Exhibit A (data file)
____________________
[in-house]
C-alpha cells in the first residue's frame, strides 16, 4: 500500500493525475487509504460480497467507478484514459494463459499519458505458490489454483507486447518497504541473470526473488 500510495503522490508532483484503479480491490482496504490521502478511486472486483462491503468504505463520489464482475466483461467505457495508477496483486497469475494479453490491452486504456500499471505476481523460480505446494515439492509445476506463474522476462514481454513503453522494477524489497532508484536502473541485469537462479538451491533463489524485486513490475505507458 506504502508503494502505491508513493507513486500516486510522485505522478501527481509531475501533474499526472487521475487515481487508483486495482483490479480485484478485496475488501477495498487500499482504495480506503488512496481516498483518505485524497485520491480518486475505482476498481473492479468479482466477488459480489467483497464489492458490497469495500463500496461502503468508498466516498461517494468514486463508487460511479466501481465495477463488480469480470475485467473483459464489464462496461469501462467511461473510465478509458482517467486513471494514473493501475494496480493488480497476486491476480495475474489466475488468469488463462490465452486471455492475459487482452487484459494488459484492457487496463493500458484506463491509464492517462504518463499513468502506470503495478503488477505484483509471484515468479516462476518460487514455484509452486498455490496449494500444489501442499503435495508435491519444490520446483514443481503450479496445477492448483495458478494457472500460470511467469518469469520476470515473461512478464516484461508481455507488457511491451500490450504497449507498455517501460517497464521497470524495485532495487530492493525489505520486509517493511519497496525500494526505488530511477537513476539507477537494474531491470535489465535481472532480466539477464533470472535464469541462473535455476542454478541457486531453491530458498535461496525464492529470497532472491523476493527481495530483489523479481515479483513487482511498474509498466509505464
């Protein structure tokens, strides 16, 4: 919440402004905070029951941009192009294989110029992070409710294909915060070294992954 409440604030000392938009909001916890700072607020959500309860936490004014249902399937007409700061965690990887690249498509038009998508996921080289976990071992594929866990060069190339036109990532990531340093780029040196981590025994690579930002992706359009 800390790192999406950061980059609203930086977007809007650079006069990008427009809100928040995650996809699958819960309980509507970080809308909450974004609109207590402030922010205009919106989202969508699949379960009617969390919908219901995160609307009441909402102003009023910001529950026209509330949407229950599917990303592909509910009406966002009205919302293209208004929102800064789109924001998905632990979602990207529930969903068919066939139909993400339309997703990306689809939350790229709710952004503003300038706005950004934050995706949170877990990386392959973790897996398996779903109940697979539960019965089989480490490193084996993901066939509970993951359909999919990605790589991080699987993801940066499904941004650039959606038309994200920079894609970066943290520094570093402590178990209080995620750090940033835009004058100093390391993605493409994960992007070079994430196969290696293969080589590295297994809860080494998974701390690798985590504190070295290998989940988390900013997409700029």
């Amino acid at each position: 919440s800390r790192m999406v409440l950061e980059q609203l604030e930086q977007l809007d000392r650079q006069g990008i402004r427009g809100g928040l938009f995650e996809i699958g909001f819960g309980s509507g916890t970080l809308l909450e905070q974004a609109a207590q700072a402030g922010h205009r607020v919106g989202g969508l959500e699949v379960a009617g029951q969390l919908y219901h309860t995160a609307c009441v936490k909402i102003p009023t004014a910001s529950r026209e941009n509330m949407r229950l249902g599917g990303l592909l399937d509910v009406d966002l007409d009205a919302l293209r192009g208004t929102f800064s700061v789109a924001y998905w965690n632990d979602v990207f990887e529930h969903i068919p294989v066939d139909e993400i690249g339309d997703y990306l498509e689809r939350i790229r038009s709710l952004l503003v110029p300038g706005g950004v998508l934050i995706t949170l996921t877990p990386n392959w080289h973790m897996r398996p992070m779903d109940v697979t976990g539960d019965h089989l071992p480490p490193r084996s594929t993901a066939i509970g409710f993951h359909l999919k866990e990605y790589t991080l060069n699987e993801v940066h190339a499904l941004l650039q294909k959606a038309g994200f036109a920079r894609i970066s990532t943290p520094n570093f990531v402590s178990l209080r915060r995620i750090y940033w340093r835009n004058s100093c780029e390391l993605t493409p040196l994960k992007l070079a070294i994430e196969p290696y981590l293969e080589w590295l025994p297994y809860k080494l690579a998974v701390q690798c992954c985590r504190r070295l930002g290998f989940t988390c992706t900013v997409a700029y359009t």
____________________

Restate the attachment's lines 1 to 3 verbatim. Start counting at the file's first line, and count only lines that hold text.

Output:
[in-house]
C-alpha cells in the first residue's frame, strides 16, 4: 500500500493525475487509504460480497467507478484514459494463459499519458505458490489454483507486447518497504541473470526473488 500510495503522490508532483484503479480491490482496504490521502478511486472486483462491503468504505463520489464482475466483461467505457495508477496483486497469475494479453490491452486504456500499471505476481523460480505446494515439492509445476506463474522476462514481454513503453522494477524489497532508484536502473541485469537462479538451491533463489524485486513490475505507458 506504502508503494502505491508513493507513486500516486510522485505522478501527481509531475501533474499526472487521475487515481487508483486495482483490479480485484478485496475488501477495498487500499482504495480506503488512496481516498483518505485524497485520491480518486475505482476498481473492479468479482466477488459480489467483497464489492458490497469495500463500496461502503468508498466516498461517494468514486463508487460511479466501481465495477463488480469480470475485467473483459464489464462496461469501462467511461473510465478509458482517467486513471494514473493501475494496480493488480497476486491476480495475474489466475488468469488463462490465452486471455492475459487482452487484459494488459484492457487496463493500458484506463491509464492517462504518463499513468502506470503495478503488477505484483509471484515468479516462476518460487514455484509452486498455490496449494500444489501442499503435495508435491519444490520446483514443481503450479496445477492448483495458478494457472500460470511467469518469469520476470515473461512478464516484461508481455507488457511491451500490450504497449507498455517501460517497464521497470524495485532495487530492493525489505520486509517493511519497496525500494526505488530511477537513476539507477537494474531491470535489465535481472532480466539477464533470472535464469541462473535455476542454478541457486531453491530458498535461496525464492529470497532472491523476493527481495530483489523479481515479483513487482511498474509498466509505464
């Protein structure tokens, strides 16, 4: 919440402004905070029951941009192009294989110029992070409710294909915060070294992954 409440604030000392938009909001916890700072607020959500309860936490004014249902399937007409700061965690990887690249498509038009998508996921080289976990071992594929866990060069190339036109990532990531340093780029040196981590025994690579930002992706359009 800390790192999406950061980059609203930086977007809007650079006069990008427009809100928040995650996809699958819960309980509507970080809308909450974004609109207590402030922010205009919106989202969508699949379960009617969390919908219901995160609307009441909402102003009023910001529950026209509330949407229950599917990303592909509910009406966002009205919302293209208004929102800064789109924001998905632990979602990207529930969903068919066939139909993400339309997703990306689809939350790229709710952004503003300038706005950004934050995706949170877990990386392959973790897996398996779903109940697979539960019965089989480490490193084996993901066939509970993951359909999919990605790589991080699987993801940066499904941004650039959606038309994200920079894609970066943290520094570093402590178990209080995620750090940033835009004058100093390391993605493409994960992007070079994430196969290696293969080589590295297994809860080494998974701390690798985590504190070295290998989940988390900013997409700029």